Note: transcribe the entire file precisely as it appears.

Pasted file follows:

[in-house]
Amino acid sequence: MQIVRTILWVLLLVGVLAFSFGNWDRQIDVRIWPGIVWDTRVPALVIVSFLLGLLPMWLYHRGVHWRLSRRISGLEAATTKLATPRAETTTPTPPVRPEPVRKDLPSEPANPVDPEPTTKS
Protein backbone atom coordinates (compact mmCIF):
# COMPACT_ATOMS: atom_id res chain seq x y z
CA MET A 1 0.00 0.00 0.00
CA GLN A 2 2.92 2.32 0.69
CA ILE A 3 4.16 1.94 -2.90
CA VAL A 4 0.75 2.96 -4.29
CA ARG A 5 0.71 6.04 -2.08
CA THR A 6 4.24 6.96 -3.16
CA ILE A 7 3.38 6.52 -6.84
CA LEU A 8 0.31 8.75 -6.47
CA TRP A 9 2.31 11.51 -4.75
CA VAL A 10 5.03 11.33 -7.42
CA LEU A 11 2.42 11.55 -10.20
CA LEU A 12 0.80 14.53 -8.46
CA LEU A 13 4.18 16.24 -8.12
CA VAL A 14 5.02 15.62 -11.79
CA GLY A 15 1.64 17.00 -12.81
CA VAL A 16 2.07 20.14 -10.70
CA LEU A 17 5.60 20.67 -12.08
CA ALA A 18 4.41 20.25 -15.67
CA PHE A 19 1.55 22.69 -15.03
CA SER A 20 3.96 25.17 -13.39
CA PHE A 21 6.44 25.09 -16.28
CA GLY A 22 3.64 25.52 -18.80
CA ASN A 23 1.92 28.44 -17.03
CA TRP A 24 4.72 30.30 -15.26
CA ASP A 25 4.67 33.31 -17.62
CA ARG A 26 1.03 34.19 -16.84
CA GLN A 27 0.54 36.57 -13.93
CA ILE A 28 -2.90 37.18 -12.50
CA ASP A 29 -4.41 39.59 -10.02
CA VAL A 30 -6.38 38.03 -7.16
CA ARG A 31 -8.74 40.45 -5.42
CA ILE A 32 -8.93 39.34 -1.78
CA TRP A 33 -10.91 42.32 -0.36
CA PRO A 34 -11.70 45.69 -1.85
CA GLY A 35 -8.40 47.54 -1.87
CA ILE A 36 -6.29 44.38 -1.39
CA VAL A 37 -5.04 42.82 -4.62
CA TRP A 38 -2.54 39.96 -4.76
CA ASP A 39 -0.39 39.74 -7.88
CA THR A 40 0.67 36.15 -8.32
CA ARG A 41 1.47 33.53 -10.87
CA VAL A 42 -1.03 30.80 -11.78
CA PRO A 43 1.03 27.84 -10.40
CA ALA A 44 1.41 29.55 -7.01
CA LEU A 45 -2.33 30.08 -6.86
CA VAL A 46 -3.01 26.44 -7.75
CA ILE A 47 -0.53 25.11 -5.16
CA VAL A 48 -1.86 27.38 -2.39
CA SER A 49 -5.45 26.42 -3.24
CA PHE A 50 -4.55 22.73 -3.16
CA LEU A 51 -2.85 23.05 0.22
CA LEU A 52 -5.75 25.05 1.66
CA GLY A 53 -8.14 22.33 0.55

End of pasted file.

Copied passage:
[in-house]
Amino acid sequence: MQIVRTILWVLLLVGVLAFSFGNWDRQIDVRIWPGIVWDTRVPALVIVSFLLGLLPMWLYHRGVHWRLSRRISGLEAATTKLATPRAETTTPTPPVRPEPVRKDLPSEPANPVDPEPTTKS
Protein backbone atom coordinates (compact mmCIF):
# COMPACT_ATOMS: atom_id res chain seq x y z
CA MET A 1 0.00 0.00 0.00
CA GLN A 2 2.92 2.32 0.69
CA ILE A 3 4.16 1.94 -2.90
CA VAL A 4 0.75 2.96 -4.29
CA ARG A 5 0.71 6.04 -2.08
CA THR A 6 4.24 6.96 -3.16
CA ILE A 7 3.38 6.52 -6.84
CA LEU A 8 0.31 8.75 -6.47
CA TRP A 9 2.31 11.51 -4.75
CA VAL A 10 5.03 11.33 -7.42
CA LEU A 11 2.42 11.55 -10.20
CA LEU A 12 0.80 14.53 -8.46
CA LEU A 13 4.18 16.24 -8.12
CA VAL A 14 5.02 15.62 -11.79
CA GLY A 15 1.64 17.00 -12.81
CA VAL A 16 2.07 20.14 -10.70
CA LEU A 17 5.60 20.67 -12.08
CA ALA A 18 4.41 20.25 -15.67
CA PHE A 19 1.55 22.69 -15.03
CA SER A 20 3.96 25.17 -13.39
CA PHE A 21 6.44 25.09 -16.28
CA GLY A 22 3.64 25.52 -18.80
CA ASN A 23 1.92 28.44 -17.03
CA TRP A 24 4.72 30.30 -15.26
CA ASP A 25 4.67 33.31 -17.62
CA ARG A 26 1.03 34.19 -16.84
CA GLN A 27 0.54 36.57 -13.93
CA ILE A 28 -2.90 37.18 -12.50
CA ASP A 29 -4.41 39.59 -10.02
CA VAL A 30 -6.38 38.03 -7.16
CA ARG A 31 -8.74 40.45 -5.42
CA ILE A 32 -8.93 39.34 -1.78
CA TRP A 33 -10.91 42.32 -0.36
CA PRO A 34 -11.70 45.69 -1.85
CA GLY A 35 -8.40 47.54 -1.87
CA ILE A 36 -6.29 44.38 -1.39
CA VAL A 37 -5.04 42.82 -4.62
CA TRP A 38 -2.54 39.96 -4.76
CA ASP A 39 -0.39 39.74 -7.88
CA THR A 40 0.67 36.15 -8.32
CA ARG A 41 1.47 33.53 -10.87
CA VAL A 42 -1.03 30.80 -11.78
CA PRO A 43 1.03 27.84 -10.40
CA ALA A 44 1.41 29.55 -7.01
CA LEU A 45 -2.33 30.08 -6.86
CA VAL A 46 -3.01 26.44 -7.75
CA ILE A 47 -0.53 25.11 -5.16
CA VAL A 48 -1.86 27.38 -2.39
CA SER A 49 -5.45 26.42 -3.24
CA PHE A 50 -4.55 22.73 -3.16
CA LEU A 51 -2.85 23.05 0.22
CA LEU A 52 -5.75 25.05 1.66
CA GLY A 53 -8.14 22.33 0.55